Light of the south: Fondation van Gogh in Arles
Text: Jakob Schoof
With a new building designed by Fluor Architectes, the Provençal city of Arles is honouring the painter who indelibly engraved it – and himself – on the memory of mankind. Natural light, the medium that stood at the heart of van Gogh's work, plays a leading role in the new gallery.
Architect: Fluor Architecture
Location:35 Ter Rue du Docteur Fanton, 13200 Arles, France
As is known, the inhabitants of Arles never really warmed to the eccentric Dutchman Vincent van Gogh while he was alive. Nevertheless, the 15 months he spent in the South of France were his most prolific, with some 300 paintings and drawings coming about during his stay in the Provençal city.
Almost 125 years after his death, van Gogh's paintings are finally finding a suitable home in Arles. The 11-million-euro project is the work of Fondation van Gogh, founded in 1983 at the instigation of Swiss pharmaceutical manufacturer Luc Hoffmann. Beforehand, the Fondation was located next to the city's Roman amphitheatre, in an old building equipped with neither the security nor the climate control for showing van Gogh's masterpieces.
The Fondation's new home is a rehabilitated and enlarged 500-year-old mansion situated in the old quarter, not far from the banks of the Rhône. The Hôtel Léautaud de Donines was built towards the end of the 15th century by the merchant Jacques Grilho and underwent alterations later on, before finally being transformed by Fluor Architectes into a museum building that fulfils contemporary standards.
Visitors enter the museum grounds from the north and continue to the forecourt, where the artist Bertrand Lavier has placed van Gogh's characteristic "Vincent" signature on sliding gates over two metres high. The entrance facade is two storeys in height and completely glazed. The ground floor offers merely the cashier's desk, the toilets and secondary rooms, with the large exhibit hall being located on the first floor along with the museum shop with its glass front oriented to the forecourt. The reason for this particular spatial arrangement is simple: the natural slope of the site places the ground floor of the old merchant's house a storey higher than its entrance court to the north.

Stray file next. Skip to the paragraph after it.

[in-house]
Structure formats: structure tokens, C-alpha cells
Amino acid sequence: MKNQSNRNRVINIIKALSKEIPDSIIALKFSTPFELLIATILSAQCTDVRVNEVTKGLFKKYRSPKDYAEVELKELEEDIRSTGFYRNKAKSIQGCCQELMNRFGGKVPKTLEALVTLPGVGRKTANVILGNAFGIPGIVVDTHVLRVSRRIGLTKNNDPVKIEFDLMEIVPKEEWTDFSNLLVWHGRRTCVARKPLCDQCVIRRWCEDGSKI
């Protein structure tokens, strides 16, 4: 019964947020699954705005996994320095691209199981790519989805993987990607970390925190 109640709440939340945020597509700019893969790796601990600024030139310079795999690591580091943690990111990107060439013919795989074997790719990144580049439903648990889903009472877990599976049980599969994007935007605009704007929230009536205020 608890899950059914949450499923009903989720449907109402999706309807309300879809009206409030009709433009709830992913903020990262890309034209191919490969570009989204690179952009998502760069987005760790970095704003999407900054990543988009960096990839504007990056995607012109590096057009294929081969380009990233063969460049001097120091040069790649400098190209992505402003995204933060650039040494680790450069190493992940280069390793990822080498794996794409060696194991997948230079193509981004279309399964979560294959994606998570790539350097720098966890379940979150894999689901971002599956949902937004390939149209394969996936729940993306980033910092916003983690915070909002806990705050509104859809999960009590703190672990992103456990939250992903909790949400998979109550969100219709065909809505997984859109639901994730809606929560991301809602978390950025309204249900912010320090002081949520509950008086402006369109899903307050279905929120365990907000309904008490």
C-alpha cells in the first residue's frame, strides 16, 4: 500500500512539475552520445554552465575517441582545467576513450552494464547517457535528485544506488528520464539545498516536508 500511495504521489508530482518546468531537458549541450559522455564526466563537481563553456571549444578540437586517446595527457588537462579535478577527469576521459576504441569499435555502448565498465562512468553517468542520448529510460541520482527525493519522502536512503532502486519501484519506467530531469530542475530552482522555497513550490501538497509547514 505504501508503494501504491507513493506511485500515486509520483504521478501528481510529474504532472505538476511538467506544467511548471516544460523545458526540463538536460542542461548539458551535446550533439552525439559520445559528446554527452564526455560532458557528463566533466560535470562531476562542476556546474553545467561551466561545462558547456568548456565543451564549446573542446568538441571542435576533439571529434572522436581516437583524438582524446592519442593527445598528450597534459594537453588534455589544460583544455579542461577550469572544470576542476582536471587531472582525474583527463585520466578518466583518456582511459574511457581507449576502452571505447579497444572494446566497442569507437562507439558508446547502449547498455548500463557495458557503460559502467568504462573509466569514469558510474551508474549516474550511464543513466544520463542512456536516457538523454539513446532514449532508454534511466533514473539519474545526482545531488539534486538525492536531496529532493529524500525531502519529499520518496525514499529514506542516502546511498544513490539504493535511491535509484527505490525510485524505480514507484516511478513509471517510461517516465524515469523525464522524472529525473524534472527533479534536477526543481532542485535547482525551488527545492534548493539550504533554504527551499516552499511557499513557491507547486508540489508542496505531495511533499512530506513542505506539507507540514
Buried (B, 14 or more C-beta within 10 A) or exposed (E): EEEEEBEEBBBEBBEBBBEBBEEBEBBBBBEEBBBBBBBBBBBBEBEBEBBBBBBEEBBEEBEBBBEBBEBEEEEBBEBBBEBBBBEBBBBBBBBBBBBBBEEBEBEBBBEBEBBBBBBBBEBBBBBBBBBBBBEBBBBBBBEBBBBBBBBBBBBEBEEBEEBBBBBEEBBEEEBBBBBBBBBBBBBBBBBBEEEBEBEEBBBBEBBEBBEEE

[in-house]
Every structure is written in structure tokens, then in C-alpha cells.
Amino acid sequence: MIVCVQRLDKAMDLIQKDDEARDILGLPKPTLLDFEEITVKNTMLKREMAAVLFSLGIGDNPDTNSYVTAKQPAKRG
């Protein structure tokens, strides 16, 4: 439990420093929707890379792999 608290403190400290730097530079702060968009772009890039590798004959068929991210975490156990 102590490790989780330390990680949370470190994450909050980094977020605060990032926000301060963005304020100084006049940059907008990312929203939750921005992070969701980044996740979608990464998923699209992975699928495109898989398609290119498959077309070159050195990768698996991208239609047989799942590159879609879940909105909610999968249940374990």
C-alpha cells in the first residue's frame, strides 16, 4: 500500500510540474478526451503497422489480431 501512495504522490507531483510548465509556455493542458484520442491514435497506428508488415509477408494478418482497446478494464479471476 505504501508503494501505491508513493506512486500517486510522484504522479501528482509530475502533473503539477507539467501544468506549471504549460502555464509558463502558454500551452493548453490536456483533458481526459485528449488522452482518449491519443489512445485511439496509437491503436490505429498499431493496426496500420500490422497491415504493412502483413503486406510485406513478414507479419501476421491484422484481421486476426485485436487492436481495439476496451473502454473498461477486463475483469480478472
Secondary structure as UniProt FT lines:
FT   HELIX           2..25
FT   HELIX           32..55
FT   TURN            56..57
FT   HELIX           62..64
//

»Impressionistic« play of coloured light
The glass roof of the museum shop features an artwork custom-designed by the Swiss artist Raphael Hefti. Although practically invisible from the inside, the effects created by his sculpture are not to be overseen: during the course of the day, 78 dichroic coated glass fins projecting from the roof at differing heights and in irregular formations cast wandering specks of light onto the shop's limestone walls, varying in colour according to the position of the sun.
The architects did not stint on natural light in the remaining rooms either. The large hall has been provided an irregularly formed sawtooth roof, surrounded by a wood decked roof terrace that visitors can walk on. The windows in the old part of the building are unusually large for a museum, but are shaded at the reveals by textile screens. The inner court, now provided a glass roof, acts as a further source of daylight for the old merchant's house, in which steel walkways and a new elevator have been installed to connect the exhibition levels.
In coordination with the monument authority, the architects preserved interior fixtures and furnishings wherever possible, bringing about a fascinating dialogue – one sought for in vain in most contemporary museum buildings – between the residential architecture of past centuries and the masterpieces placed on show. Naturally a new and highly-efficient ventilation system does its work behind the scenes, and LED luminaires provide artificial lighting. Wherever acceptable from a conservation-related point of view, the thermal insulation and the sealing of the building shell have been adapted to modern standards. To prevent unnecessary heat introduction into the exhibit rooms, the glass roofs and skylights are made of low-emissivity glass.